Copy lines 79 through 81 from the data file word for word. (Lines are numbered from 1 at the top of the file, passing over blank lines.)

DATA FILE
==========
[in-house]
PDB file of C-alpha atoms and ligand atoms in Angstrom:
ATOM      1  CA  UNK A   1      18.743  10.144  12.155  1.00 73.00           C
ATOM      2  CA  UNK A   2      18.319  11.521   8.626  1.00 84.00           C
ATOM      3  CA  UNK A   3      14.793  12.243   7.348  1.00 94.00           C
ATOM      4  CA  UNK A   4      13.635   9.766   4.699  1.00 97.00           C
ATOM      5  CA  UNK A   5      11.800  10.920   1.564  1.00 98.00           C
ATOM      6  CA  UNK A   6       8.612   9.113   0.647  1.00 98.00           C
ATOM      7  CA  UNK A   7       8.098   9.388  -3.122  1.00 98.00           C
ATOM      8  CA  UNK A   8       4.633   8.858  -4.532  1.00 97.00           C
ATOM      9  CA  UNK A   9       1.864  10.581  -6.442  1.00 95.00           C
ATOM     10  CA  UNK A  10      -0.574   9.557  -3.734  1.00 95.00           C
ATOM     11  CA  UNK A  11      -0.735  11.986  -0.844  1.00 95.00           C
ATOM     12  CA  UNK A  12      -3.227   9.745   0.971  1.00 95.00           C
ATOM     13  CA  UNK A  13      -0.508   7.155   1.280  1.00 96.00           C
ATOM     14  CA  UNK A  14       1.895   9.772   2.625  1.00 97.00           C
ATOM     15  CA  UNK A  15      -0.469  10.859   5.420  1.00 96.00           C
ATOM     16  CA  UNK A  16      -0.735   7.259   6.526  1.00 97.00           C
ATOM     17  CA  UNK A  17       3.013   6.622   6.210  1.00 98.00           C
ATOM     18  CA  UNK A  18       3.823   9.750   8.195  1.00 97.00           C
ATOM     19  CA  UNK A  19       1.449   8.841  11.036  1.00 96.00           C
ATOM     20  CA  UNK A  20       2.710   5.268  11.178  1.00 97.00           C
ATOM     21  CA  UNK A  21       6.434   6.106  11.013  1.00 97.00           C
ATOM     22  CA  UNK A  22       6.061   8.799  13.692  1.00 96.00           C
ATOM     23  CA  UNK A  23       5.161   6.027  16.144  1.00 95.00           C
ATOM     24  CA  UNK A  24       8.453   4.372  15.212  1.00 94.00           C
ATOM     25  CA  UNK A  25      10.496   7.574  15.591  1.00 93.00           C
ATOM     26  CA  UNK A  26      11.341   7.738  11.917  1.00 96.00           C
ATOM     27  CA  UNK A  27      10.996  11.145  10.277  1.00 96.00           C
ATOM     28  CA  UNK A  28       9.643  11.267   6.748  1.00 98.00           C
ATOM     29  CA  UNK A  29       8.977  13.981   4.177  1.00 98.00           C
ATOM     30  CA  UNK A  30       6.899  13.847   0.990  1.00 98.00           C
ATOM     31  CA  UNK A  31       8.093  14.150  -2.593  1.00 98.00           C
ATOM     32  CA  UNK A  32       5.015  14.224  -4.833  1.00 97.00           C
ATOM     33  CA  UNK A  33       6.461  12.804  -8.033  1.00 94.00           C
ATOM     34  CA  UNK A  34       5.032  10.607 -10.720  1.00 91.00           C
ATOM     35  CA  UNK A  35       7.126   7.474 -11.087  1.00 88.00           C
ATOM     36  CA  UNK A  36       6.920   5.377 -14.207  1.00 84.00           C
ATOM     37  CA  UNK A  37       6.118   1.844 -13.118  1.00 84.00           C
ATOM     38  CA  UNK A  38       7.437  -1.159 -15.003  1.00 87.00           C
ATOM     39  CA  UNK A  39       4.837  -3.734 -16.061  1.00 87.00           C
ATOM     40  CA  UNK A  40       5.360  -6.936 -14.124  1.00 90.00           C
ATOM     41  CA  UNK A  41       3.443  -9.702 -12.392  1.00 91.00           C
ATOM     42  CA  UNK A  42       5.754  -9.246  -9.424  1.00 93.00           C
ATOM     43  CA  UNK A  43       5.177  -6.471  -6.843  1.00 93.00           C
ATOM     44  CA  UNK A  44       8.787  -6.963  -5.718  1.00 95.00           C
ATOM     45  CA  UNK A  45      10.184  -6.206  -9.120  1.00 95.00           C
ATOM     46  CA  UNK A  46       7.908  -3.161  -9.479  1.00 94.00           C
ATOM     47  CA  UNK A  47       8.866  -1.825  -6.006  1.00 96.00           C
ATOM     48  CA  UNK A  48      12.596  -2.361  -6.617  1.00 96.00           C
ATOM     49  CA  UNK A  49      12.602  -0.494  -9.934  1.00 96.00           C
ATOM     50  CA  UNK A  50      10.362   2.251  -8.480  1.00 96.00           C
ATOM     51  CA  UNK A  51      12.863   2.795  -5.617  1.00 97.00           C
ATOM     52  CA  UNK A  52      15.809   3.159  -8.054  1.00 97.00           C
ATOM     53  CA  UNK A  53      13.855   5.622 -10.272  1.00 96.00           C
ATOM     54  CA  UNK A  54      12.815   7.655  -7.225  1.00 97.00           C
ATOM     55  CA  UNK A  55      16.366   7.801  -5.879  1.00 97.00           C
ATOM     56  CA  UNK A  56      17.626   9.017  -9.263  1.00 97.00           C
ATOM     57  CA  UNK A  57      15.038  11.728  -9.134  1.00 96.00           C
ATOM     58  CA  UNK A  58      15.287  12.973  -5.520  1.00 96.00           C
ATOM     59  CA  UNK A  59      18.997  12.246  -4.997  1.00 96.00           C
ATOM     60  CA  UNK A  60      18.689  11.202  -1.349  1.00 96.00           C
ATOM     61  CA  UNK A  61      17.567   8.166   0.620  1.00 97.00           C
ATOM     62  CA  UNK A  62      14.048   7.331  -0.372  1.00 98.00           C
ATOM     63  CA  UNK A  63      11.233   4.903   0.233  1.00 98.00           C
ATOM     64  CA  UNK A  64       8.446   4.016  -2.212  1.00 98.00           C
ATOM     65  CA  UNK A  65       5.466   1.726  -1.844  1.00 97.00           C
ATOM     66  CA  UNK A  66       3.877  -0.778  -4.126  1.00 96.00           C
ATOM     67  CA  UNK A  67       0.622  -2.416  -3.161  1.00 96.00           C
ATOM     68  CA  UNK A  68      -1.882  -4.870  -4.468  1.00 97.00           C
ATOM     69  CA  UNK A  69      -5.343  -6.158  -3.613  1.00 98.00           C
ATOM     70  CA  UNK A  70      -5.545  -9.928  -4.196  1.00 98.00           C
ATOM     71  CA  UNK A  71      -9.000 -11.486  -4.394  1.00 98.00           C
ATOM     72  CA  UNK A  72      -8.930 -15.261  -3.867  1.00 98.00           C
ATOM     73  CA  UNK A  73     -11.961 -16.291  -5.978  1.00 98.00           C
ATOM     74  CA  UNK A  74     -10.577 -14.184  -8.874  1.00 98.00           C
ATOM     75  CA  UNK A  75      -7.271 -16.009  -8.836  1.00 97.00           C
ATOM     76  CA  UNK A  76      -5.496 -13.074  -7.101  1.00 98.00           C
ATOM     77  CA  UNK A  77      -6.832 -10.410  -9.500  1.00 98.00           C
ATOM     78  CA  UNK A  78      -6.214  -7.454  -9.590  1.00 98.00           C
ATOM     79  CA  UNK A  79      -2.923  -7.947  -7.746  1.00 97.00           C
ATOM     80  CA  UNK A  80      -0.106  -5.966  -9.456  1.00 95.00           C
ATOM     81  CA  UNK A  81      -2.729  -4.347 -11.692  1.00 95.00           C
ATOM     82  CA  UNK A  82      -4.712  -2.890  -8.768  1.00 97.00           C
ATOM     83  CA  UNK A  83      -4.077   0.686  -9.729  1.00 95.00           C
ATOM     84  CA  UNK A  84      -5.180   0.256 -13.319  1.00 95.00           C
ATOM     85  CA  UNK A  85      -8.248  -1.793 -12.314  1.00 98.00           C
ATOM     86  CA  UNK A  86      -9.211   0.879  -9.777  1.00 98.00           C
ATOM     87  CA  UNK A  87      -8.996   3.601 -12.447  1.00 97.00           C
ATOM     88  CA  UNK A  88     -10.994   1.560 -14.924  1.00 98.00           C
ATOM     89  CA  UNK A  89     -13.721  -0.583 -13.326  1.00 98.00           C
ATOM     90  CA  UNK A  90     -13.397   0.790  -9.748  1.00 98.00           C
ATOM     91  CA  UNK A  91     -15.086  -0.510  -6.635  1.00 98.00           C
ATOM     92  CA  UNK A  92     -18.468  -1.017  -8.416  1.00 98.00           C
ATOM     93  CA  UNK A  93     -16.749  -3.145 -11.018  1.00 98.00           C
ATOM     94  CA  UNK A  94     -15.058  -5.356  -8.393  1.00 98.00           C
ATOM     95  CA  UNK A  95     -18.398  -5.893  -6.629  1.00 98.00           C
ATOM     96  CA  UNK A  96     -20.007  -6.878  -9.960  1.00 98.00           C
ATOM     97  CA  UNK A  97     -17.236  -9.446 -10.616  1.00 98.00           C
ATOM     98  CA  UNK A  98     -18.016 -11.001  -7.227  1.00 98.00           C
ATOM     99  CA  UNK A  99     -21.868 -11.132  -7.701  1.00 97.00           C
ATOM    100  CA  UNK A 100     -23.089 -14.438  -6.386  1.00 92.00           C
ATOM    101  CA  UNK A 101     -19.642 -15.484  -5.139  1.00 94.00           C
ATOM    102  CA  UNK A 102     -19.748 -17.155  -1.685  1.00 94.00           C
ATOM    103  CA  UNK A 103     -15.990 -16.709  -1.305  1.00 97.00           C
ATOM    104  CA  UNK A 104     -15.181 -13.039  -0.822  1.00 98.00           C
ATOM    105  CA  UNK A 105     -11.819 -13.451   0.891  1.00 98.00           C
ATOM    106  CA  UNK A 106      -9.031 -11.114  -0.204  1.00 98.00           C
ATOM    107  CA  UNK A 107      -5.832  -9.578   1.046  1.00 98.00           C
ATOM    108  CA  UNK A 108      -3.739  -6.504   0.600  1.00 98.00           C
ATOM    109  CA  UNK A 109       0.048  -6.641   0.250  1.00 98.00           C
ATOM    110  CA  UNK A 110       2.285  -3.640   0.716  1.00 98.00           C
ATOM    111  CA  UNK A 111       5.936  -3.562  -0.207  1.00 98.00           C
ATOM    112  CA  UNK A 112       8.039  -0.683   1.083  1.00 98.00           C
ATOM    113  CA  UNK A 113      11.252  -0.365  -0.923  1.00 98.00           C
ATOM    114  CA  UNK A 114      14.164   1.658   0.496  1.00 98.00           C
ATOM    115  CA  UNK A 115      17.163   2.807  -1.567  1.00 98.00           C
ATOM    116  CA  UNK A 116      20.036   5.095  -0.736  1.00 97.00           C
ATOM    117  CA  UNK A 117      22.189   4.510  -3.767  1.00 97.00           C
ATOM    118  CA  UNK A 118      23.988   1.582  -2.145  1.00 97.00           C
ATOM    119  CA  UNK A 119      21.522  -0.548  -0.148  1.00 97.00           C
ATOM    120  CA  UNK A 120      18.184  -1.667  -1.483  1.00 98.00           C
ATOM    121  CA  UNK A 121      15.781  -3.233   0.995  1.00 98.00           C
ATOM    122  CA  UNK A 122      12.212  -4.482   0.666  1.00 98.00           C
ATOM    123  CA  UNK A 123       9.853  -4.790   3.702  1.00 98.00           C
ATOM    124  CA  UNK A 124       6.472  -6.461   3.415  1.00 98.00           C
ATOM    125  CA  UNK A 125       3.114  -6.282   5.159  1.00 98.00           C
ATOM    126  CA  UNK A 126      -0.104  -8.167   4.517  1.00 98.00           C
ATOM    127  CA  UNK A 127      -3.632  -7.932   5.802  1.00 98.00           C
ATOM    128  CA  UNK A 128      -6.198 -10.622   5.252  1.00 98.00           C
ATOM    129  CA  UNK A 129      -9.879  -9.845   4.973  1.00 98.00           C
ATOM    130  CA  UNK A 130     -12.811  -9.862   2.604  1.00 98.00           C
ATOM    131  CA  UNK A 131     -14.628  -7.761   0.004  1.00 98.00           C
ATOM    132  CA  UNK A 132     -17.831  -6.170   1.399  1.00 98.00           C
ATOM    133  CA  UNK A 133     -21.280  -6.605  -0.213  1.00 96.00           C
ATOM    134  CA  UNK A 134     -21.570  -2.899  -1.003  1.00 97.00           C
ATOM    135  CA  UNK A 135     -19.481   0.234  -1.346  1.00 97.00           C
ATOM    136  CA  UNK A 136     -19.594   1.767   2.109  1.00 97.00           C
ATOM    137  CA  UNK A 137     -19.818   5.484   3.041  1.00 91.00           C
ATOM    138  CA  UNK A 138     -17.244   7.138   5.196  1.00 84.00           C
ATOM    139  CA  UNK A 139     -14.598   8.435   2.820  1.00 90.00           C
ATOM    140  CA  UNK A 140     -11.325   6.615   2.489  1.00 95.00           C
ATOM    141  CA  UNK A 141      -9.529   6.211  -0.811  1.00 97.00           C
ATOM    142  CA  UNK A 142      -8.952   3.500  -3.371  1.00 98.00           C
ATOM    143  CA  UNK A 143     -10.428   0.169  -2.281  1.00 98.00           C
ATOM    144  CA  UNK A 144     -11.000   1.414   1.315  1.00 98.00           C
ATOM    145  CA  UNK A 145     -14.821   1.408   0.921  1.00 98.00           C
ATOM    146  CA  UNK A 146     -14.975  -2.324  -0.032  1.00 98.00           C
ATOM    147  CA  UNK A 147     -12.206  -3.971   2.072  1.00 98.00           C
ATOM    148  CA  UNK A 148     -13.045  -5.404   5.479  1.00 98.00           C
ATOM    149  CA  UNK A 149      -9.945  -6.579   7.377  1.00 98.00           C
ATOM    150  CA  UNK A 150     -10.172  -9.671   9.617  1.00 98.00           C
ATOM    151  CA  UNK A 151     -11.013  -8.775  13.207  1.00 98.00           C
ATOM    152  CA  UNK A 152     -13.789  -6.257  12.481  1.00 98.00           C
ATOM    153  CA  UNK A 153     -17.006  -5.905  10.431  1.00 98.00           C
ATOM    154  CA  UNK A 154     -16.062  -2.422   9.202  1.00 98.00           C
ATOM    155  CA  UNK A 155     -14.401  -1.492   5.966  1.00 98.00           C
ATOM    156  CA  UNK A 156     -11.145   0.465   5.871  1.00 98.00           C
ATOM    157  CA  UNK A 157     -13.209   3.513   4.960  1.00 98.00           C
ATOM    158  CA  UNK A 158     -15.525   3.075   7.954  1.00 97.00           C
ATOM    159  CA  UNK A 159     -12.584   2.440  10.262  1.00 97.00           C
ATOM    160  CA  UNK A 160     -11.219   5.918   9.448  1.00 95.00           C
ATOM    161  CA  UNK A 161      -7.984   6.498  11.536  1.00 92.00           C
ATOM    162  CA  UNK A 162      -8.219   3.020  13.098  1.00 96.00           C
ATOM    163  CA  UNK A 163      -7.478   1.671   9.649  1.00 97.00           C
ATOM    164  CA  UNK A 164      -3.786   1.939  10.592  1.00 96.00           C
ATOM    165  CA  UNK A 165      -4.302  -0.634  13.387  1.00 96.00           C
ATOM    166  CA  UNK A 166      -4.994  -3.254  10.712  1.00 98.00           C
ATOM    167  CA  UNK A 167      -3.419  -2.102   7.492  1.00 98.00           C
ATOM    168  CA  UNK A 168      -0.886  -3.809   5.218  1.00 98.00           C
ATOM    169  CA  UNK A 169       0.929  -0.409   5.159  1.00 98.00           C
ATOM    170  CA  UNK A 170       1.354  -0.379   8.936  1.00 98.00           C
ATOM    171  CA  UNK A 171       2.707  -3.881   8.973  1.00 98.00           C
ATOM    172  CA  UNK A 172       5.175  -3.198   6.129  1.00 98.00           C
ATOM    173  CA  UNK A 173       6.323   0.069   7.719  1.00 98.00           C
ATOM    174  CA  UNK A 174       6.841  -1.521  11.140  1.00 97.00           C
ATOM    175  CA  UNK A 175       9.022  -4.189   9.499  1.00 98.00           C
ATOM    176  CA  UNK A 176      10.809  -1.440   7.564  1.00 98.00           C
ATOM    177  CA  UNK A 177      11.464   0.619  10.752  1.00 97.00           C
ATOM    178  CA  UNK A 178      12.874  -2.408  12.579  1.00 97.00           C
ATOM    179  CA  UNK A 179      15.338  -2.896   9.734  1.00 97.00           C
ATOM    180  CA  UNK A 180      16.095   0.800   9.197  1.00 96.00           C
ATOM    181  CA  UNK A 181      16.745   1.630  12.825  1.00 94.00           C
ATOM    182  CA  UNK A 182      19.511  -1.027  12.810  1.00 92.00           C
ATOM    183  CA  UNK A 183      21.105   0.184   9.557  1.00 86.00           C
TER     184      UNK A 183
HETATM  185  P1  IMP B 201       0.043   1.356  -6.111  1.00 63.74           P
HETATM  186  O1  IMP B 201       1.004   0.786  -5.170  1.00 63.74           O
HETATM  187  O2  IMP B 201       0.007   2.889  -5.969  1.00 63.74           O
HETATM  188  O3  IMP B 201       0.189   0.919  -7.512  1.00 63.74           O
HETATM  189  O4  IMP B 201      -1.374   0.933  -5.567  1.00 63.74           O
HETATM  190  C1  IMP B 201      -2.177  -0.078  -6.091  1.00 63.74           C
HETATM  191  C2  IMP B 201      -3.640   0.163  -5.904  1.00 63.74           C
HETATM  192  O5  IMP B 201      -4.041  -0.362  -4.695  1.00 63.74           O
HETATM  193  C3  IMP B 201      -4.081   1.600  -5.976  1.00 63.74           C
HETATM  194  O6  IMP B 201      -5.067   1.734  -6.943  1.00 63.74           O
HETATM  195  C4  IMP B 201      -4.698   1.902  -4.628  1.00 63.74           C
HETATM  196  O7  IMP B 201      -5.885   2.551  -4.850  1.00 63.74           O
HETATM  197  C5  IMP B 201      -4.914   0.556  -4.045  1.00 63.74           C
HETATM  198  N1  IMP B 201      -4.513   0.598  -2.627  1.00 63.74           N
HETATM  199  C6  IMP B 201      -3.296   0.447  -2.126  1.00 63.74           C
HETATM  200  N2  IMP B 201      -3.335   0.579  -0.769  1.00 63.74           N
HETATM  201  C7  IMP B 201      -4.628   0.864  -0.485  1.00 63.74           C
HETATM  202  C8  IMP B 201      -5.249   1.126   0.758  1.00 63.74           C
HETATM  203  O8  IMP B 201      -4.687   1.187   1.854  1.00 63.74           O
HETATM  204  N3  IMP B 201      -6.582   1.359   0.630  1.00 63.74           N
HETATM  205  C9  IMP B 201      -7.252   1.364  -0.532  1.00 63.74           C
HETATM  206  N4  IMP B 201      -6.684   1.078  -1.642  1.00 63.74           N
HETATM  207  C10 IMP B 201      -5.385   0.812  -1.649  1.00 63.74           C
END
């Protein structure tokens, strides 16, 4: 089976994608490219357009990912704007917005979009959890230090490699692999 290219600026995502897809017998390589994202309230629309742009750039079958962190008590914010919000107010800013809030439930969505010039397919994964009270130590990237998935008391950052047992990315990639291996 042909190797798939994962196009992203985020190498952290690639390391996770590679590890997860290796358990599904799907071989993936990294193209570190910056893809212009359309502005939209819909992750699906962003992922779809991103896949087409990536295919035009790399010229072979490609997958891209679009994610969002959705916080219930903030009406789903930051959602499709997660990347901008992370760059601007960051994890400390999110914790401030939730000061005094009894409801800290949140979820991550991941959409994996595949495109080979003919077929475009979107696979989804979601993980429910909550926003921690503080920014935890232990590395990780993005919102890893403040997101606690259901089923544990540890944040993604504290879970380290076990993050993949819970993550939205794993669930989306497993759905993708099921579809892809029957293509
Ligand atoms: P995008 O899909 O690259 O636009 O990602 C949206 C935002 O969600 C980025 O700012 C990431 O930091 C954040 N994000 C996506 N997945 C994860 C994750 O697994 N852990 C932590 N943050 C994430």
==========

ATOM     77  CA  UNK A  77      -6.832 -10.410  -9.500  1.00 98.00           C
ATOM     78  CA  UNK A  78      -6.214  -7.454  -9.590  1.00 98.00           C
ATOM     79  CA  UNK A  79      -2.923  -7.947  -7.746  1.00 97.00           C